A man most happy when he was helping others, Brother Joe Comber was a natural teacher and a comforting companion blessed with a rich intellect and deep faith
Brother Joseph Augustine (Maximus) Comber ’58, C.F.X., who passed away on April 24 after an eight-year struggle with ALS, leaves behind a legacy of mentorship and caring, both as a longtime educator and throughout his 20-year special ministry serving as a certified nursing assistant and restorative aide at Mary Immaculate Nursing Home in his native Lawrence.
Despite a quiet and unassuming nature, Br. Comber was well-known for his passions—both academic and worldly. A lover of classical music, days spent by the seashore, Latin, and German, in addition to being a dedicated recreational runner who even completed a marathon, he was a member of the Congregation of the Brothers of Saint Francis Xavier for nearly 62 years. The son of the late Joseph ’19 and Eleanor (Guerin) Comber, Br. Comber was valedictorian of his Saint John’s Preparatory School graduating class, he entered the congregation that same summer, receiving the holy habit and taking the religious name Brother Maximus.
“Joe was a very easy person to be with, very even-tempered,” said Br. Tim Hoey, C.F.X., who taught and coached at the Prep from 1974-87 and served as Comber’s dedicated personal care-giver from 2013 until his death. “He was that way with people in the house (the Vinton Street Xaverian Brothers residence in Melrose) and in his teaching roles, and his work as an aide. He was low-key in the sense of being very humble. He really modeled that Xaverian value. That was true of Br. Joe throughout his life. His positive attitude really endeared him to people. He was a simple guy in that way, which you’ll note is another Xaverian value. He didn’t preach the gospel with words, but he did preach the gospel by his example.”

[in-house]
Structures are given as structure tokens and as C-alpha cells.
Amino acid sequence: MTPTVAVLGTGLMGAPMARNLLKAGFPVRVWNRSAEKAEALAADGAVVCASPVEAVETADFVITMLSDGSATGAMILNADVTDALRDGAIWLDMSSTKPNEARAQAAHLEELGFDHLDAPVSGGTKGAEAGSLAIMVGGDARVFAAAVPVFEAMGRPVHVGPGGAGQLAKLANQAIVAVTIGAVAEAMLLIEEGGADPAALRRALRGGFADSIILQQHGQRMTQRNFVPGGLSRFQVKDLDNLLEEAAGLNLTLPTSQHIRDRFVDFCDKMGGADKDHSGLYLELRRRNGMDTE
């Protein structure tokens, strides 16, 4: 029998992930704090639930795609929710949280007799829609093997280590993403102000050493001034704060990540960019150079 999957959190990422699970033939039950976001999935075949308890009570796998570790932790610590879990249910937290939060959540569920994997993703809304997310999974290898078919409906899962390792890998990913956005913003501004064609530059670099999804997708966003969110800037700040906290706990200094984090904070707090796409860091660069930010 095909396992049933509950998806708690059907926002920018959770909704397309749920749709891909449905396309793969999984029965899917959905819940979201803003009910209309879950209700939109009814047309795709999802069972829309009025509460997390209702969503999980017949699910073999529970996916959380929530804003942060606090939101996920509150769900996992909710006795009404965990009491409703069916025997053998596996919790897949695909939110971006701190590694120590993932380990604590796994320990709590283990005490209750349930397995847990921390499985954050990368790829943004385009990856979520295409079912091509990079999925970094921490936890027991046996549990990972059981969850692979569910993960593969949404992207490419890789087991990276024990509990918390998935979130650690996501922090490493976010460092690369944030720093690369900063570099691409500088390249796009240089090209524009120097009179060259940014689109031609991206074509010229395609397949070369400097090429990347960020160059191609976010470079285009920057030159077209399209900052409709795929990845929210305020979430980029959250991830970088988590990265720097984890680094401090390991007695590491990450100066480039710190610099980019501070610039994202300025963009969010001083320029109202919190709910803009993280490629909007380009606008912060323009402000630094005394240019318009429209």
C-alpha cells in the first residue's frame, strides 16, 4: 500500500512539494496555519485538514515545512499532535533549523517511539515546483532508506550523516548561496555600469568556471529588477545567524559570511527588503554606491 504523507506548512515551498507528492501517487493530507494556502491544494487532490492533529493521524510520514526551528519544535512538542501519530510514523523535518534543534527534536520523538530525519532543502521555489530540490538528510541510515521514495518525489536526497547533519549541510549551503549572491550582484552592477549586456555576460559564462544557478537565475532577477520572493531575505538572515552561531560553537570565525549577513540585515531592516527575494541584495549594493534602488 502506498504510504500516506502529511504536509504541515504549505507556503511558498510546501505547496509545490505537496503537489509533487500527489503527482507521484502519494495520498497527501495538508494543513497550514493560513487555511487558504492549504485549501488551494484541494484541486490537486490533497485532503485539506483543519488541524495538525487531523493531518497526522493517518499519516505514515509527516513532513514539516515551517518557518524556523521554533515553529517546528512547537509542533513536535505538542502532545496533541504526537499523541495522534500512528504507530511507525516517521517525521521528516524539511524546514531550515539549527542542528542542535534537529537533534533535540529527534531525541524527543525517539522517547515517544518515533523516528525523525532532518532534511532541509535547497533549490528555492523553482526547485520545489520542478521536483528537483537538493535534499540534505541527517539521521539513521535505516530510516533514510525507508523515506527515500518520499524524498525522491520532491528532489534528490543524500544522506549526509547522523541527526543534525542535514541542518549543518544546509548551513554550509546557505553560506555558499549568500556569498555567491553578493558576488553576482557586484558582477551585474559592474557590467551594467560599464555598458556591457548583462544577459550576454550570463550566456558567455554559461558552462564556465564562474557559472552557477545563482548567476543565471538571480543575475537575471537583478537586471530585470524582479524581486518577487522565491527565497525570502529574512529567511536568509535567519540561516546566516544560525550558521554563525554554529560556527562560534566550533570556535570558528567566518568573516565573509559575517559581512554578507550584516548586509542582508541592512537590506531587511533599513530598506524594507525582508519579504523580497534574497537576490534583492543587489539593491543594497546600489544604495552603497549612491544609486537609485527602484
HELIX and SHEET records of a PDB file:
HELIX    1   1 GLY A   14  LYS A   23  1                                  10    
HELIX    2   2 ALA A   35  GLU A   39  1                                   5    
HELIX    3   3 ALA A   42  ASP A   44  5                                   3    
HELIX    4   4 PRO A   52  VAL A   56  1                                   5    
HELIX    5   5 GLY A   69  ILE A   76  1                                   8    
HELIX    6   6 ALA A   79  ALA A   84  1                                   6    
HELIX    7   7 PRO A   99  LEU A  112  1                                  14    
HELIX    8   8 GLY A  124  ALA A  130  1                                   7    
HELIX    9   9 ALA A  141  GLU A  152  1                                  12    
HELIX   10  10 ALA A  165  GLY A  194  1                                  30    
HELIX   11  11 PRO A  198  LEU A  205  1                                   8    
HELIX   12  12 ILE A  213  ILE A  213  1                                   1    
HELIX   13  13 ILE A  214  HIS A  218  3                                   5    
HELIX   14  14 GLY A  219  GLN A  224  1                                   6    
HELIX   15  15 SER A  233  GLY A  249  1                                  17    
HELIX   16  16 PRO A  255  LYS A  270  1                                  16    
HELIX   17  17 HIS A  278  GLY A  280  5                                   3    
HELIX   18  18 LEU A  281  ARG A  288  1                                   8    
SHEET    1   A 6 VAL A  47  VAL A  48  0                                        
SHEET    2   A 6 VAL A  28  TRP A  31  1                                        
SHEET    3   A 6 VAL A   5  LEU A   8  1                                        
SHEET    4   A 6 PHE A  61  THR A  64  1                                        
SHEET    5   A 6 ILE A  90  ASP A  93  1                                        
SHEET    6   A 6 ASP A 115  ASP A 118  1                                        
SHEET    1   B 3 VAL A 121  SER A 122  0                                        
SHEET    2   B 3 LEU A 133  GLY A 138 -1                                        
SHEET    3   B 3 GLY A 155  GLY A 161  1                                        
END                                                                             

“When I reflect on Brother Comber’s character, I keep coming back to the words: Gentle Man,” added Steve Nichols ’84, now in his sixth year as a physics teacher at the Prep. “He was patient to a fault. He got things done in the classroom, but always had time to talk with his students. Without a doubt, the content and technique I learned in Brother’s course made me a much better writer. Thirty-seven years later, I can still recall a few passages from the Aeneid that to me were so striking in description that they remain unmatched.”
Upon completing his professional training as a consecrated layman with the congregation, Br. Comber earned his B.A. at Catholic University in Washington, D.C. and went on to perform graduate studies at Harvard (1965, 1969), St. Louis University (M.A., 1969), and the University of Chicago (Ph.D. in Scripture Studies, 1975). He served as an instructor at St. John’s Seminary in Boston from 1975-79 and enjoyed two stints as a teacher at St. John’s Prep, from 1964-67 and again from 1973-94. His uncle, John, was a graduate of the Class of 1923 at the Prep.
“I shared a Xavier classroom with Brother Joe Comber during my first year at St. John’s in 1978-79,” recalled Bill Mackinson, now in his 43rd year of teaching religious studies at the school. “I have such fond memories of his calm, gentle, thoughtful, and considerate nature. He had recently concluded his doctorate in scripture studies in Chicago and, as an aspiring religious studies educator, I so appreciated his kind words of support and genuine interest.”
Throughout nearly a quarter century at the Prep, Br. Comber, who also taught religious studies, embodied a relentlessly good-natured presence across campus. He spent part of his time outside of the classroom in a small office for theology teachers on the street side of Br. Benjamin Hall in what is now part of the bookstore. He often commuted to the school with one or more of seven Brothers living at Vinton Street, and was a dependable volunteer for August book sales before every school year.
The moderator of a student jazz club that hosted performances by musicians of note like Billy Novak, Guy Van Duser, and the Black Eagle Jazz Band, Br. Comber, who himself played the piano, would sometimes attend professional shows at venues like Hampton Beach. He was also a beach enthusiast, spending long summer days in the sun at Green Harbor in Marshfield and later at Good Harbor Beach in Gloucester.